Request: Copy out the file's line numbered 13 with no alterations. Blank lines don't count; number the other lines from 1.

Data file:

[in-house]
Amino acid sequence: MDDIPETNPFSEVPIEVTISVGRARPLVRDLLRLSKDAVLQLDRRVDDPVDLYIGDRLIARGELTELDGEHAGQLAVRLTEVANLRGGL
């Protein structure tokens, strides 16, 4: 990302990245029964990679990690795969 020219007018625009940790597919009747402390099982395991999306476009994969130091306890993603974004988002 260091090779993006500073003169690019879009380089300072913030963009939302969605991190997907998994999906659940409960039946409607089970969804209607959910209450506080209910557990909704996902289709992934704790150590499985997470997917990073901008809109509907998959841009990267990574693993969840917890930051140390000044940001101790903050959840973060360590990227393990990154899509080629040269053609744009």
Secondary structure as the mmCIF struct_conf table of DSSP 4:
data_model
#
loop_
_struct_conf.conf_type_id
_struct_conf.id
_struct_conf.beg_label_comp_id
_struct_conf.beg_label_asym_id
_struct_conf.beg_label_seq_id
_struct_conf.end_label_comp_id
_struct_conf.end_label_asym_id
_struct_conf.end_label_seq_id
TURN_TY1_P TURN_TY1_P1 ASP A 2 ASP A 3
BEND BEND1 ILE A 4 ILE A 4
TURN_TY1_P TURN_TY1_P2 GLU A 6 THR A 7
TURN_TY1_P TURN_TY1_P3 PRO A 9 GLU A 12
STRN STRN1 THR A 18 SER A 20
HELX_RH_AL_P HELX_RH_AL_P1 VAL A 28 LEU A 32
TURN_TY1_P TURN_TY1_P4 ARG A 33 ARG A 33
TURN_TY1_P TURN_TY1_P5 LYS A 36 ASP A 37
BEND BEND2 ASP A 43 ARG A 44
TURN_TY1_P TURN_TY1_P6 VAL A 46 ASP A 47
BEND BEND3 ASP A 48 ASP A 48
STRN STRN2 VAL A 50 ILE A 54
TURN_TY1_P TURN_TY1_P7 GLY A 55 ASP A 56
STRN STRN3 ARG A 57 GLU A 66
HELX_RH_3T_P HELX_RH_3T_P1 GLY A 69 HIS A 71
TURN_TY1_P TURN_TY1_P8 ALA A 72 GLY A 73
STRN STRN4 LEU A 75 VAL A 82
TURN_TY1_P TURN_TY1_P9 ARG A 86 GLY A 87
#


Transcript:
_struct_conf.end_label_comp_id